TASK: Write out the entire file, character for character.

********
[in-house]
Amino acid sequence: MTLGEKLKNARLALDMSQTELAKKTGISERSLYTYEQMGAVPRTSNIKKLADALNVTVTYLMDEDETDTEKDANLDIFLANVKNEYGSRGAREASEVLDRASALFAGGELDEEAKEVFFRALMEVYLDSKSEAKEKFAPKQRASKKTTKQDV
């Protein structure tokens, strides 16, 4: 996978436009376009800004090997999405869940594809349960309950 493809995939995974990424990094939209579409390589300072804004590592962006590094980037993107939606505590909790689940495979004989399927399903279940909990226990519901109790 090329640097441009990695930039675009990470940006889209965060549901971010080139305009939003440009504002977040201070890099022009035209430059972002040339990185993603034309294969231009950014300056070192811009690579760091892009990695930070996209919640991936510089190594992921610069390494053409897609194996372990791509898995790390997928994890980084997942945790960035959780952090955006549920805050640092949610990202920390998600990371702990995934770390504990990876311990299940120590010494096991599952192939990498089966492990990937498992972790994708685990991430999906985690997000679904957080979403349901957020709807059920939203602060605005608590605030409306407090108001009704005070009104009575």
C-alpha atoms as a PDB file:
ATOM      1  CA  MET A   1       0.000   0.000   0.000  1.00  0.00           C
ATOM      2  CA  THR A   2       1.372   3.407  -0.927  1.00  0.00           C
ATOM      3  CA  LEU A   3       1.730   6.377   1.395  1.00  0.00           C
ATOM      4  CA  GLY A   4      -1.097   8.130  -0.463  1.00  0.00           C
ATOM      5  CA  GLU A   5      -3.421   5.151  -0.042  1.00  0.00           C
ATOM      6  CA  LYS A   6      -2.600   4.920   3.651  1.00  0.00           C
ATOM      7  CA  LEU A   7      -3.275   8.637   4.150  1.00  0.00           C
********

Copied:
[in-house]
Amino acid sequence: MTLGEKLKNARLALDMSQTELAKKTGISERSLYTYEQMGAVPRTSNIKKLADALNVTVTYLMDEDETDTEKDANLDIFLANVKNEYGSRGAREASEVLDRASALFAGGELDEEAKEVFFRALMEVYLDSKSEAKEKFAPKQRASKKTTKQDV
């Protein structure tokens, strides 16, 4: 996978436009376009800004090997999405869940594809349960309950 493809995939995974990424990094939209579409390589300072804004590592962006590094980037993107939606505590909790689940495979004989399927399903279940909990226990519901109790 090329640097441009990695930039675009990470940006889209965060549901971010080139305009939003440009504002977040201070890099022009035209430059972002040339990185993603034309294969231009950014300056070192811009690579760091892009990695930070996209919640991936510089190594992921610069390494053409897609194996372990791509898995790390997928994890980084997942945790960035959780952090955006549920805050640092949610990202920390998600990371702990995934770390504990990876311990299940120590010494096991599952192939990498089966492990990937498992972790994708685990991430999906985690997000679904957080979403349901957020709807059920939203602060605005608590605030409306407090108001009704005070009104009575």
C-alpha atoms as a PDB file:
ATOM      1  CA  MET A   1       0.000   0.000   0.000  1.00  0.00           C
ATOM      2  CA  THR A   2       1.372   3.407  -0.927  1.00  0.00           C
ATOM      3  CA  LEU A   3       1.730   6.377   1.395  1.00  0.00           C
ATOM      4  CA  GLY A   4      -1.097   8.130  -0.463  1.00  0.00           C
ATOM      5  CA  GLU A   5      -3.421   5.151  -0.042  1.00  0.00           C
ATOM      6  CA  LYS A   6      -2.600   4.920   3.651  1.00  0.00           C
ATOM      7  CA  LEU A   7      -3.275   8.637   4.150  1.00  0.00           C